• Students are introduced to the Dystopian genre.  
  • Students explore important dystopian texts from across a wide time scale, from HG Wells, George Orwell and Ray Bradbury to contemporary writers such as Suzanne Collins, Malorie Blackman and Margaret Atwood.  They consider the difference between dystopian writing and science fiction.  Students also explore the dystopian genre through art and film.   
  • At each stage, students write their own dystopian stories, inspired by the texts they have read, and by issues such as environmental disaster and artificial intelligence.  Students also have the chance to explore non fiction texts and to write their own non fiction text arguing whether or not we already live in a dystopian world.   The culmination of the Scheme of Work is a Y7 dystopian writing competition, with prizes awarded in assembly.

  • Students are introduced to the study of Shakespeare at at KS3 St Mary’s through exploring either A Midsummer Night’s Dream or The Tempest.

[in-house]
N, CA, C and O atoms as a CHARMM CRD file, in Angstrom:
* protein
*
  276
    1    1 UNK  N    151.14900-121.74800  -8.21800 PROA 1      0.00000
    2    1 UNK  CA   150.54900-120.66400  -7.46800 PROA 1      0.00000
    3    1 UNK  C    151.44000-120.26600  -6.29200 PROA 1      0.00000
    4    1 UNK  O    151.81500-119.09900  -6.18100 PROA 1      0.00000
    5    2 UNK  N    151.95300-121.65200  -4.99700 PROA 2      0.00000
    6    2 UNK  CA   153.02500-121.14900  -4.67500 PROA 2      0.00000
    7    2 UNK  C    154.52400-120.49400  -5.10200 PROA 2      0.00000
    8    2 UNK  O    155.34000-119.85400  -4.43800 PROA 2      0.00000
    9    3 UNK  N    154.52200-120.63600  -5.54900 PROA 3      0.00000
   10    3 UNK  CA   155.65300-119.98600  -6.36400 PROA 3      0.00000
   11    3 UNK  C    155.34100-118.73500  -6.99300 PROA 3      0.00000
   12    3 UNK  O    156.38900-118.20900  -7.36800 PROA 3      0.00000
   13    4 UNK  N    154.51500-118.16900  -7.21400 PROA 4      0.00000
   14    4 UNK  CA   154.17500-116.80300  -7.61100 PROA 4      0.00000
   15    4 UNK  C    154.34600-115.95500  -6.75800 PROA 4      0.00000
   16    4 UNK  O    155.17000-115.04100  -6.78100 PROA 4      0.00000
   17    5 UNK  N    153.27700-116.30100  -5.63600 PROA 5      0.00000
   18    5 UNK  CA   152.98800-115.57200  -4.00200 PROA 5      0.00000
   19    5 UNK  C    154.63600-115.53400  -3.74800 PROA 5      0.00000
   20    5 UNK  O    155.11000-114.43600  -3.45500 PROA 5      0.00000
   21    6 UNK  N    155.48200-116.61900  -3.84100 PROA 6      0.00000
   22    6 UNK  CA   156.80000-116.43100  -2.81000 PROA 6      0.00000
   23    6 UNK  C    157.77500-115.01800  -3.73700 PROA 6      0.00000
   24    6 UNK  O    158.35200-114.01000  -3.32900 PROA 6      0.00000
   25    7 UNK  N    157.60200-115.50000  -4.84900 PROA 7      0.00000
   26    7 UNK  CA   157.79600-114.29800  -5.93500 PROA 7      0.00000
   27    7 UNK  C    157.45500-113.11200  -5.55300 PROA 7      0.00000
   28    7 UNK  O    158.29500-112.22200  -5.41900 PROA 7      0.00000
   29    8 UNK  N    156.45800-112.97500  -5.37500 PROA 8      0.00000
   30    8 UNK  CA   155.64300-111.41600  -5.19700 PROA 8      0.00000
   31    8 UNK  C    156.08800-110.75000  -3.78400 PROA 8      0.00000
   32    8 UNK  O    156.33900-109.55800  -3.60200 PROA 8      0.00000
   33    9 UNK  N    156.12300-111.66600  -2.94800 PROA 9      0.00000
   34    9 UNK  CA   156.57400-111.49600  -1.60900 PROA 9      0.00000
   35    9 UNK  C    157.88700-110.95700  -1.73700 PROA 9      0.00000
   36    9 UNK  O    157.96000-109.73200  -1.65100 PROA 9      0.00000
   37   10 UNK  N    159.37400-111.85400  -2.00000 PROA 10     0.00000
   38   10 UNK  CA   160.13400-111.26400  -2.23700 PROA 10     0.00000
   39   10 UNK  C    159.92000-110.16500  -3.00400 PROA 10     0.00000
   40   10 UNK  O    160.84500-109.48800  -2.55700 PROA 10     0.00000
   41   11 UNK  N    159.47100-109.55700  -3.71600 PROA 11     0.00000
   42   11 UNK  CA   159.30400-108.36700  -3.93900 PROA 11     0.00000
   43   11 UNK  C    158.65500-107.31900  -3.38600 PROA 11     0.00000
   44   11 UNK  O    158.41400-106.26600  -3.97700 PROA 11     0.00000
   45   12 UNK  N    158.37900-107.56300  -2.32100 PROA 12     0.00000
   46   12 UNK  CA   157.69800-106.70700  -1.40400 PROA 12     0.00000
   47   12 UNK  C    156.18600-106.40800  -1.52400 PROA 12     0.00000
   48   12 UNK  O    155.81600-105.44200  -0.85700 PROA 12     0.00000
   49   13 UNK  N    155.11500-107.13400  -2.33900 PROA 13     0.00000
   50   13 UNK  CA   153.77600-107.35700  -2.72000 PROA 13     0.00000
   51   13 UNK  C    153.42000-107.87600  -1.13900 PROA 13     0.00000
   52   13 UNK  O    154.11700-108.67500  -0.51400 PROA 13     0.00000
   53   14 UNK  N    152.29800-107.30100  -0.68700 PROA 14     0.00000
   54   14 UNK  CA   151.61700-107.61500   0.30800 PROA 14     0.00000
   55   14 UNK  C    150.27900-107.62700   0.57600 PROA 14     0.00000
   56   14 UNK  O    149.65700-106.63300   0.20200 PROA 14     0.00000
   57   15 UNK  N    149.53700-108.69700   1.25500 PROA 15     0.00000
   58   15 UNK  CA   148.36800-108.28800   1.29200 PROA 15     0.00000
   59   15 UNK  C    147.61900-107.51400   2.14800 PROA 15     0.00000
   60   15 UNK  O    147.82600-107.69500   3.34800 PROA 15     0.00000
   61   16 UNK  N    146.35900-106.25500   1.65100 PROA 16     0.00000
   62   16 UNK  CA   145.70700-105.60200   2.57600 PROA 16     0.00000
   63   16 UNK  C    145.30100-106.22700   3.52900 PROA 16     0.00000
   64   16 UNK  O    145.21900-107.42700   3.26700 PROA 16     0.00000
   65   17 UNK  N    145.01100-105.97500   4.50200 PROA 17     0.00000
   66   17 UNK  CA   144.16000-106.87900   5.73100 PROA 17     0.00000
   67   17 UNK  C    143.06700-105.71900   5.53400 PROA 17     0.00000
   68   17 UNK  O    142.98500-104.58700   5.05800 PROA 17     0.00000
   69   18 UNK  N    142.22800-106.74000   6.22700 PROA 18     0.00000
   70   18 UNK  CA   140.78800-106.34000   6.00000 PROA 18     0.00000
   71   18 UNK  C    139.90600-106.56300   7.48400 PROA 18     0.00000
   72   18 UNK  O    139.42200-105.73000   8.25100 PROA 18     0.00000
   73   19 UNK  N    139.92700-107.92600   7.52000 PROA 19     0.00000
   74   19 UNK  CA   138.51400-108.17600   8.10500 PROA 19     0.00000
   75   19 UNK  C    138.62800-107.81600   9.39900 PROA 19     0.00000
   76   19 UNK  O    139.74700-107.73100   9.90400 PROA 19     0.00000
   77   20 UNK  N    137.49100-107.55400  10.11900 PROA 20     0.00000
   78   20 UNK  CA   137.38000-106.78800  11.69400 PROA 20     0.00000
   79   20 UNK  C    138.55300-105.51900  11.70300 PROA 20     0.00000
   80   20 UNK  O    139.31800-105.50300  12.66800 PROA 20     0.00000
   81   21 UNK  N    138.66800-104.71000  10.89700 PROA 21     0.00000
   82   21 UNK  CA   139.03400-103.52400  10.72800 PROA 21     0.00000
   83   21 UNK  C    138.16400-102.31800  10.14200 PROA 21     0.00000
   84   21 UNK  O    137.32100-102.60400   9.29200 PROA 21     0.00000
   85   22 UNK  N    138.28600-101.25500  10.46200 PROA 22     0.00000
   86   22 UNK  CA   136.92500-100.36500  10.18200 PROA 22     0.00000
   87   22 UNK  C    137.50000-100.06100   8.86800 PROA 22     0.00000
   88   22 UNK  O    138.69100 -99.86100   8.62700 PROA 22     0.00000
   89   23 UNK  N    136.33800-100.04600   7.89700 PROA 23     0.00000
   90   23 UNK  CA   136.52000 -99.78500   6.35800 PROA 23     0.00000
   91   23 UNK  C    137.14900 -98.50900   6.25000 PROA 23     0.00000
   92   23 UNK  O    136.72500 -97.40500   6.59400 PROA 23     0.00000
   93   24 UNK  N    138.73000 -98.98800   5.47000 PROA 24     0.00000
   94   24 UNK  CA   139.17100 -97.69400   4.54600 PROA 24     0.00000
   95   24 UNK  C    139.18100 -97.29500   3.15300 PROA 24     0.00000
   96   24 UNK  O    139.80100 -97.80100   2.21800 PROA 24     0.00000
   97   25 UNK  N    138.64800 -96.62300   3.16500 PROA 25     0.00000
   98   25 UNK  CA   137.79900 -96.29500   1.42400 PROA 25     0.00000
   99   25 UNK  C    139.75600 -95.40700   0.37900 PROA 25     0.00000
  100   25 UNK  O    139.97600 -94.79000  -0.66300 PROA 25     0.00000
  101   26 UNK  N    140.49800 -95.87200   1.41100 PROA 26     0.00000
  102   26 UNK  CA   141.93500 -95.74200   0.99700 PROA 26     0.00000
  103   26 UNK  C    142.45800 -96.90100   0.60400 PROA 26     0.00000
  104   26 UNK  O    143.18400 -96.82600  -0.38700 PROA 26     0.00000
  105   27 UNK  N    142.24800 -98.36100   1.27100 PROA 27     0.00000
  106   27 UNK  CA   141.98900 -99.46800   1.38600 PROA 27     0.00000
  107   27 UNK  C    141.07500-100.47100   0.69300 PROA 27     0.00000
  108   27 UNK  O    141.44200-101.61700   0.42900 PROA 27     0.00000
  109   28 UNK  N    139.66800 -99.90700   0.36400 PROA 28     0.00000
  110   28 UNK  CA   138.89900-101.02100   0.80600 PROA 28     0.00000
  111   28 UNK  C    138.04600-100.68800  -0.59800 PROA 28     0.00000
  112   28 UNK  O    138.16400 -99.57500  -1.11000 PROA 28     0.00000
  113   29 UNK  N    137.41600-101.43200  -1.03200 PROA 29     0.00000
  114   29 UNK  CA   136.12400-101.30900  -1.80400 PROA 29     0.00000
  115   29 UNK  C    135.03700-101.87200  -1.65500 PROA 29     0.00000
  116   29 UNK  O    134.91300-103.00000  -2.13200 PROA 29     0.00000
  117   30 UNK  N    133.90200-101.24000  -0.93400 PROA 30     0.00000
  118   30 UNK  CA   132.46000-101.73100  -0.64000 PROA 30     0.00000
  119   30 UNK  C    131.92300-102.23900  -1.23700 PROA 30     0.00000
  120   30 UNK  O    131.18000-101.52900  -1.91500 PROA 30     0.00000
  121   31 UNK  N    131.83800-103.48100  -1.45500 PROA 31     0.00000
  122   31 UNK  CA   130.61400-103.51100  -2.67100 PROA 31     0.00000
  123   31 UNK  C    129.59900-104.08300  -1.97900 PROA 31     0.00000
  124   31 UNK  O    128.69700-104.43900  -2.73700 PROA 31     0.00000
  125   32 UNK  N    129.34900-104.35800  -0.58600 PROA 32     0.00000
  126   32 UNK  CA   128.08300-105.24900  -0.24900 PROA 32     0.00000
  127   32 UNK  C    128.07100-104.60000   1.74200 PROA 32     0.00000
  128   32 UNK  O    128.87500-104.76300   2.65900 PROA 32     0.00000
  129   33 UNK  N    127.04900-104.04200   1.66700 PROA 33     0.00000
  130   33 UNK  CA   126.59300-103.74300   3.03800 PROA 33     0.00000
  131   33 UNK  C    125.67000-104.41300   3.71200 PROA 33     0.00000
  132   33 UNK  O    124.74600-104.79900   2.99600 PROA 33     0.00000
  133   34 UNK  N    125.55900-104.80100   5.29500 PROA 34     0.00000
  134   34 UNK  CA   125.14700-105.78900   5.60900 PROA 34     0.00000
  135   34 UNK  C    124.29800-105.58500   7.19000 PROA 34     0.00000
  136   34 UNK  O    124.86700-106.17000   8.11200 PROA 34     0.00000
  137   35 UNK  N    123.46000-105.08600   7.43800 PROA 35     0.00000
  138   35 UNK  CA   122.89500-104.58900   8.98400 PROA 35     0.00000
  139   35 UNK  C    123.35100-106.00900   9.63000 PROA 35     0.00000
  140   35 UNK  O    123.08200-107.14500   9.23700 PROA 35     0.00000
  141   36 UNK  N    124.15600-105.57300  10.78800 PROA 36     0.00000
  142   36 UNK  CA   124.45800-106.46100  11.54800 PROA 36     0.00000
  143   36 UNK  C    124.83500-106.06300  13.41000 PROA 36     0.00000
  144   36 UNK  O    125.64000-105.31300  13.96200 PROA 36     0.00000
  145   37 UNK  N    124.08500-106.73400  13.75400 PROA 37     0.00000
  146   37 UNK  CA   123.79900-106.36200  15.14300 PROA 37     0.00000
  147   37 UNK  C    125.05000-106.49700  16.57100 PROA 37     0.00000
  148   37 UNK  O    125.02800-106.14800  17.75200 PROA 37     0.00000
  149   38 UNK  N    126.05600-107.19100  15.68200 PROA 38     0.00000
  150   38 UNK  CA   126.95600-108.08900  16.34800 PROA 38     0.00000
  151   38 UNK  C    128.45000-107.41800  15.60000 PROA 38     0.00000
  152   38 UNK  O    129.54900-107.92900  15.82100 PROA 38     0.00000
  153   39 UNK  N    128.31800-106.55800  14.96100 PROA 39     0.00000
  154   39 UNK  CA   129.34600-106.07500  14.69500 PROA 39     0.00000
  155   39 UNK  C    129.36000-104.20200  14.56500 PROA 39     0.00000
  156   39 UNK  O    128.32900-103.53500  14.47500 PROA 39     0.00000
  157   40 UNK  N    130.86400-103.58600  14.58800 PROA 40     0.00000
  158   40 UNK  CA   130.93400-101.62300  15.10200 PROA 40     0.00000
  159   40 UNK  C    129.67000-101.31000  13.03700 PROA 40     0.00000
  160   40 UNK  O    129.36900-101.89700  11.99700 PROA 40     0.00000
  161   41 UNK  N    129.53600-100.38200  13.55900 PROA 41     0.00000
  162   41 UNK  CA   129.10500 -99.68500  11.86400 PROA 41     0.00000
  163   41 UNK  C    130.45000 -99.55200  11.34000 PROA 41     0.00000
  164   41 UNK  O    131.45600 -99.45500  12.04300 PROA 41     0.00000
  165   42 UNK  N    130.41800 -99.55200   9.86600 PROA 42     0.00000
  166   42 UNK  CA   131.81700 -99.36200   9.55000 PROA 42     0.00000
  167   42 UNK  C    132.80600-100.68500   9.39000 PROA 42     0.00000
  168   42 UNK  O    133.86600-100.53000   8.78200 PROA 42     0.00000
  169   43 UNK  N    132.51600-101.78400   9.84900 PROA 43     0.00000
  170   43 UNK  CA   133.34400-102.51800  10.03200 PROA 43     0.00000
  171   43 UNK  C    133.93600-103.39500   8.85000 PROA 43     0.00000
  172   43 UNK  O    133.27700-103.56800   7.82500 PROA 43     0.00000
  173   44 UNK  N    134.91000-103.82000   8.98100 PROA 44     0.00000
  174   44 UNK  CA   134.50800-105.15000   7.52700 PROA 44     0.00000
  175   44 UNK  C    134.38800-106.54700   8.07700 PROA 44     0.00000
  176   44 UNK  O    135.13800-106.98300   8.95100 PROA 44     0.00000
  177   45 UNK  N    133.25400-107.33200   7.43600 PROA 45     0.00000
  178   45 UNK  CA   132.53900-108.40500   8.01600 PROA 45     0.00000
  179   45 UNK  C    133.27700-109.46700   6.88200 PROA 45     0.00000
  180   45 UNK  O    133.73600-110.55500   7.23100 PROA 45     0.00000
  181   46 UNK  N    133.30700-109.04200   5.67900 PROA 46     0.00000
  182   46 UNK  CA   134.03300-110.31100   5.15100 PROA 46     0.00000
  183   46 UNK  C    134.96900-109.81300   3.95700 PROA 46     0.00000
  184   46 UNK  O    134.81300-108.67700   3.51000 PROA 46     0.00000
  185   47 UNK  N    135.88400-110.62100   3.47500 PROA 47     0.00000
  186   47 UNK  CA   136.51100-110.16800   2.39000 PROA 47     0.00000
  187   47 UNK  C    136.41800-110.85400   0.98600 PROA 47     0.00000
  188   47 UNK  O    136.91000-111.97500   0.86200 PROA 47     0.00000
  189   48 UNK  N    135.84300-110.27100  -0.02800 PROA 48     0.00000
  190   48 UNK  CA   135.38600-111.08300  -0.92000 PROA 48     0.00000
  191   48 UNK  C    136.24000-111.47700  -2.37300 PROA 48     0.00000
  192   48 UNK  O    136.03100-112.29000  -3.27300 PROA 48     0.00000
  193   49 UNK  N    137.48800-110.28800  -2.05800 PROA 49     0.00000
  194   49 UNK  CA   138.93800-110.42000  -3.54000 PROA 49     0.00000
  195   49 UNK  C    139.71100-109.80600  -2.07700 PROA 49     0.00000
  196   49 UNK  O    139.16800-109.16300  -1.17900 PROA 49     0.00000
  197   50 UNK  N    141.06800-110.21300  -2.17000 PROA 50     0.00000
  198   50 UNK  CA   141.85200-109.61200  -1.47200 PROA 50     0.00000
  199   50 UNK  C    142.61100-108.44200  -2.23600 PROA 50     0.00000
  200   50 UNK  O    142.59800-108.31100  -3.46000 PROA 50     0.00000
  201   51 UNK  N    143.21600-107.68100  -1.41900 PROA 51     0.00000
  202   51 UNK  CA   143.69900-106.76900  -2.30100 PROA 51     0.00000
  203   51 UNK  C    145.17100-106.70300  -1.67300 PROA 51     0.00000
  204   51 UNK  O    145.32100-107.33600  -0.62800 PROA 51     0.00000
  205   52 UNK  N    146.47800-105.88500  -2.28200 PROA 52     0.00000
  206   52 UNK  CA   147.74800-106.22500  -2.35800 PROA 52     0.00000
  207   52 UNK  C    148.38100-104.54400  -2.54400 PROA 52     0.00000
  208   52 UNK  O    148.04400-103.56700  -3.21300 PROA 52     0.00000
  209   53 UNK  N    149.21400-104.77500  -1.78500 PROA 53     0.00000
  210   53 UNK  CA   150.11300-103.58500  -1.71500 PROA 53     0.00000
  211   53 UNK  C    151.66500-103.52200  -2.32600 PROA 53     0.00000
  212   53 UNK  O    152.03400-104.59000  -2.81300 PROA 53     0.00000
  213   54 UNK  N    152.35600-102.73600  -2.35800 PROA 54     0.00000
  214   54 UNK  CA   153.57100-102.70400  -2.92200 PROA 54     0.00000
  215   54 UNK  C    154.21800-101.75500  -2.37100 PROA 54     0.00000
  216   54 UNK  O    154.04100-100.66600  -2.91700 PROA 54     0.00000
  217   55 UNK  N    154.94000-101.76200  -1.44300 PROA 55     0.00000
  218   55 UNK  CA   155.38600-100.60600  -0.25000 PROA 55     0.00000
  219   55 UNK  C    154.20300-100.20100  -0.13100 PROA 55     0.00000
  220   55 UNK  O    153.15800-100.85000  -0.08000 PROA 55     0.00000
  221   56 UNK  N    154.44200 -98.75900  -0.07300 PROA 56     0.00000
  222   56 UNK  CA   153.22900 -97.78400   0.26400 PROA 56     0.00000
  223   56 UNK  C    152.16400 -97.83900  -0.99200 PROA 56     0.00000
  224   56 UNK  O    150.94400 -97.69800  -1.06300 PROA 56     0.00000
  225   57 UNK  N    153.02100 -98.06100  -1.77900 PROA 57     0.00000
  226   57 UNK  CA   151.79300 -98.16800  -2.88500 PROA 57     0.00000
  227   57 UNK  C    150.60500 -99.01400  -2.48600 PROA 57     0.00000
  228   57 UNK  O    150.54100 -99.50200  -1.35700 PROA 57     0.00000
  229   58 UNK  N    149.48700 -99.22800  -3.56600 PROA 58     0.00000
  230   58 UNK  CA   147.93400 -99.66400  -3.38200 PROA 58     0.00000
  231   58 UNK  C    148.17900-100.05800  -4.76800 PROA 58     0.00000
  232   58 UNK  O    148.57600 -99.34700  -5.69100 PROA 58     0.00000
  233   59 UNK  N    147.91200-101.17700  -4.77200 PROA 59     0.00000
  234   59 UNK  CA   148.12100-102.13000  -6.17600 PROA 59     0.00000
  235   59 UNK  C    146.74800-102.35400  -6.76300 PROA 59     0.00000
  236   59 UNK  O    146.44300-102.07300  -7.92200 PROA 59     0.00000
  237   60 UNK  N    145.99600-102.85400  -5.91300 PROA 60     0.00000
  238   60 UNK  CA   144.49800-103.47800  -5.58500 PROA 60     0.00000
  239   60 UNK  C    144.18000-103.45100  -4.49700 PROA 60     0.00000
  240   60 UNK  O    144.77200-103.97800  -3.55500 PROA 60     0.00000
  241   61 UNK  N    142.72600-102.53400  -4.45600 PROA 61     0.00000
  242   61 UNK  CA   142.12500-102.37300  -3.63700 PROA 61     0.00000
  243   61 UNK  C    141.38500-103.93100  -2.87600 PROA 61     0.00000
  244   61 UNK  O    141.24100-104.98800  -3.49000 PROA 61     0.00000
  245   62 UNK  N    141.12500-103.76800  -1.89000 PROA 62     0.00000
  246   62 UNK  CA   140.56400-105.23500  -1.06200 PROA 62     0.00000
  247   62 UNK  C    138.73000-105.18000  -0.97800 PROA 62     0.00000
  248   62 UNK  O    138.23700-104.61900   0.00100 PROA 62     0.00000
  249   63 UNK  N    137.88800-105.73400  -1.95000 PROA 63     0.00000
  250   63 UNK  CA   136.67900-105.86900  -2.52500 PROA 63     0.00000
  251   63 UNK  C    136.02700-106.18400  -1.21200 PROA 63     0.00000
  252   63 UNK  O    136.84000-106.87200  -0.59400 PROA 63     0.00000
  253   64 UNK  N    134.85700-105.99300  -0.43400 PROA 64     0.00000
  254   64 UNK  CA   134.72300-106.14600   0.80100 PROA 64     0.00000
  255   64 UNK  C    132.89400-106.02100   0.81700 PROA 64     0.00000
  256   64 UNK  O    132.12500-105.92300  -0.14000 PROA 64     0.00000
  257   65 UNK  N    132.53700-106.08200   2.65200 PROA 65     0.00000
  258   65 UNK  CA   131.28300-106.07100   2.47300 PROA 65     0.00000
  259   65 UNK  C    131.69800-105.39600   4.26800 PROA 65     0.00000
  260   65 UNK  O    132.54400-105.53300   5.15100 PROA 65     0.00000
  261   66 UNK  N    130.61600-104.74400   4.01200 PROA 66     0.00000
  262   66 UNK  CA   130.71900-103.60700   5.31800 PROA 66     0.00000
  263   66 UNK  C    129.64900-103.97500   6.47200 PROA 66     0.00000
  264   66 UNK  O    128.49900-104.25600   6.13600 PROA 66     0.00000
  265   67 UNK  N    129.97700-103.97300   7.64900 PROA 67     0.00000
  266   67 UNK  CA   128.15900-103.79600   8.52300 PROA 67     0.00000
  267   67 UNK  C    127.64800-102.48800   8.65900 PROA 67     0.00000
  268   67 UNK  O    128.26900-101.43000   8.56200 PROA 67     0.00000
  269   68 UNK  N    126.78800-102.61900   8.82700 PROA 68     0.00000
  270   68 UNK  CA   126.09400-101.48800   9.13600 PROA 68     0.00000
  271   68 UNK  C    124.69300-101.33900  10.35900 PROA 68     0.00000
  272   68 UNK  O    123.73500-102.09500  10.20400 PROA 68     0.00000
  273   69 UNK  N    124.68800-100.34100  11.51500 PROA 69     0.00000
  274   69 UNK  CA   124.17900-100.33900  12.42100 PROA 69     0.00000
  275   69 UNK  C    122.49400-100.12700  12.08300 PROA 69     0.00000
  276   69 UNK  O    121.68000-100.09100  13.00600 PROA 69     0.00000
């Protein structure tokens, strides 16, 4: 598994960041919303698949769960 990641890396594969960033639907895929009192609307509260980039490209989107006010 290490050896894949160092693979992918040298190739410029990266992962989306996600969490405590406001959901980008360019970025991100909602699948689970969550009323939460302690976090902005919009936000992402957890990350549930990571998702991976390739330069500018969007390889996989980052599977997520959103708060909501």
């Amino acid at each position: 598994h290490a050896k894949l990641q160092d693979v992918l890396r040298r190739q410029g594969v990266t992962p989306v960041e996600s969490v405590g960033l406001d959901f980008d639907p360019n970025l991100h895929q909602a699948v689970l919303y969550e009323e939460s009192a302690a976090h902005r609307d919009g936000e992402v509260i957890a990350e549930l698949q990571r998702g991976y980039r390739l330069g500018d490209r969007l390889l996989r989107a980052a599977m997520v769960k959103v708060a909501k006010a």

• The choice of text allows for some teacher autonomy and also some flexibility as some feeder primaries teach A Midsummer Night’s Dream in KS2.  

 Students studying A Midsummer Night’s Dream:  

  • Are introduced to the idea of Shakespearean comedy and comedic conventions.  
  • Explore searching questions about then nature of love  
  • Explore women’s positions in Elizabethan England 
  • Explore attitudes to magic in Elizabethan England.  

 Students studying The Tempest:  

  • Are introduced to the idea of Shakespearean genres such as comedy and tragedy and how The Tempest fits into these .  
  • Explore the nature of monsters, power and freedom in Elizabethan England in the context of colonisation 
  • Explore women’s positions in Elizabethan England 

  • Students are introduced to the study of 19th century prose through their study of Frankenstein by Mary Shelley. (NB very low ability students may study an abridged and simplified version of the text).   
  • They are introduced to the gothic genre and associated conventions.  
  • They explore the creation of tension and the use of foreshadowing in the novel and other related texts and aim to use these methods skilfully in their own writing.  
  • They explore relevant contextual themes eg science, religion, exploration and explore these ideas in their own writing.